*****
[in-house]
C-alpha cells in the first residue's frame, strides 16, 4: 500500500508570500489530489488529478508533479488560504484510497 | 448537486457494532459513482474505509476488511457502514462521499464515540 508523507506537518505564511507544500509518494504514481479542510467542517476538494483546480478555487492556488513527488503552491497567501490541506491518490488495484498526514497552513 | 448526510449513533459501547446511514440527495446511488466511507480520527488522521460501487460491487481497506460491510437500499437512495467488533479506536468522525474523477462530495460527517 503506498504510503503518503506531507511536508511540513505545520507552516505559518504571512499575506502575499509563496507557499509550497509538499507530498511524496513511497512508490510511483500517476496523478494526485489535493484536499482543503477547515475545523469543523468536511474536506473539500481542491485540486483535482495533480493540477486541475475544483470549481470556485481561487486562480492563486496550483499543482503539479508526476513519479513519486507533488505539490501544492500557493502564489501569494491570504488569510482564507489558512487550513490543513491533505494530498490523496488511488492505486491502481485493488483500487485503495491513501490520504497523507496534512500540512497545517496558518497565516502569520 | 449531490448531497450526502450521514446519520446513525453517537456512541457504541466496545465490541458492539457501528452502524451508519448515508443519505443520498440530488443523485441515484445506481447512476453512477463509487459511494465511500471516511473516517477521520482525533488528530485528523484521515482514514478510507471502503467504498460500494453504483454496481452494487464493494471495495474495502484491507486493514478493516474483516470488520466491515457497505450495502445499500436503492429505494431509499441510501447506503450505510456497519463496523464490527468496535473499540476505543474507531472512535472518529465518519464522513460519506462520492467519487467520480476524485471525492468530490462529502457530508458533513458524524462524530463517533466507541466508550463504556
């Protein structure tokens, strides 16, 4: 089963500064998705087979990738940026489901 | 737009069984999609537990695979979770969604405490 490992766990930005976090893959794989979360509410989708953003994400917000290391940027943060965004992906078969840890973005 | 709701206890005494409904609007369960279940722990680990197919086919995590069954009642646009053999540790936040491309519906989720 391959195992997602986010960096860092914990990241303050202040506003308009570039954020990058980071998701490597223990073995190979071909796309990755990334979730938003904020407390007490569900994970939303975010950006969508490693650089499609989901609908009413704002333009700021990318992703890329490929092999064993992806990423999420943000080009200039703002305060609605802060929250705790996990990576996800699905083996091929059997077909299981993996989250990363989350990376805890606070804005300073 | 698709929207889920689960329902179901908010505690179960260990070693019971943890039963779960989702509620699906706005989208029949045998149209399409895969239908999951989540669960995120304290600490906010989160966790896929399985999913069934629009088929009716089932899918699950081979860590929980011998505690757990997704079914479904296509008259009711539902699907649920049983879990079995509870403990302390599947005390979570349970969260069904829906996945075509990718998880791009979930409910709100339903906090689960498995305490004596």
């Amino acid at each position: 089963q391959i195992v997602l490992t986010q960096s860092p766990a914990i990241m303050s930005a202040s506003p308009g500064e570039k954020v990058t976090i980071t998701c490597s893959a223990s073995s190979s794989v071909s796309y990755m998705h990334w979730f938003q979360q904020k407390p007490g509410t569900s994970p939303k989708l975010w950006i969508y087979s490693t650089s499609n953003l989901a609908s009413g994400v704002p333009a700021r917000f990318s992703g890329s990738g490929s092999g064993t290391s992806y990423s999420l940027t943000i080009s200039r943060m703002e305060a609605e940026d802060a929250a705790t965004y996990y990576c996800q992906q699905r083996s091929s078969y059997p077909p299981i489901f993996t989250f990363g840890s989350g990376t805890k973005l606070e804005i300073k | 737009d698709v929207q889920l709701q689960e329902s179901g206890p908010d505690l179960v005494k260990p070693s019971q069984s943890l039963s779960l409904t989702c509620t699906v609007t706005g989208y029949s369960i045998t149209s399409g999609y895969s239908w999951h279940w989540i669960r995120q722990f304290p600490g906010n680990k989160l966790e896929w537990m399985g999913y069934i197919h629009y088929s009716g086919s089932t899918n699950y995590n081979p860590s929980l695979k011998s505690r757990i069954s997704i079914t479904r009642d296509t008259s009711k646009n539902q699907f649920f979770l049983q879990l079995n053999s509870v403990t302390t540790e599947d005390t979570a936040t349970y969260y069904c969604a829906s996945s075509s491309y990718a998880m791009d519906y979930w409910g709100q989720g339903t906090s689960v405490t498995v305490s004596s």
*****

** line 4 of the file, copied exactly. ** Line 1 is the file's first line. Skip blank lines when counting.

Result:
């Amino acid at each position: 089963q391959i195992v997602l490992t986010q960096s860092p766990a914990i990241m303050s930005a202040s506003p308009g500064e570039k954020v990058t976090i980071t998701c490597s893959a223990s073995s190979s794989v071909s796309y990755m998705h990334w979730f938003q979360q904020k407390p007490g509410t569900s994970p939303k989708l975010w950006i969508y087979s490693t650089s499609n953003l989901a609908s009413g994400v704002p333009a700021r917000f990318s992703g890329s990738g490929s092999g064993t290391s992806y990423s999420l940027t943000i080009s200039r943060m703002e305060a609605e940026d802060a929250a705790t965004y996990y990576c996800q992906q699905r083996s091929s078969y059997p077909p299981i489901f993996t989250f990363g840890s989350g990376t805890k973005l606070e804005i300073k | 737009d698709v929207q889920l709701q689960e329902s179901g206890p908010d505690l179960v005494k260990p070693s019971q069984s943890l039963s779960l409904t989702c509620t699906v609007t706005g989208y029949s369960i045998t149209s399409g999609y895969s239908w999951h279940w989540i669960r995120q722990f304290p600490g906010n680990k989160l966790e896929w537990m399985g999913y069934i197919h629009y088929s009716g086919s089932t899918n699950y995590n081979p860590s929980l695979k011998s505690r757990i069954s997704i079914t479904r009642d296509t008259s009711k646009n539902q699907f649920f979770l049983q879990l079995n053999s509870v403990t302390t540790e599947d005390t979570a936040t349970y969260y069904c969604a829906s996945s075509s491309y990718a998880m791009d519906y979930w409910g709100q989720g339903t906090s689960v405490t498995v305490s004596s």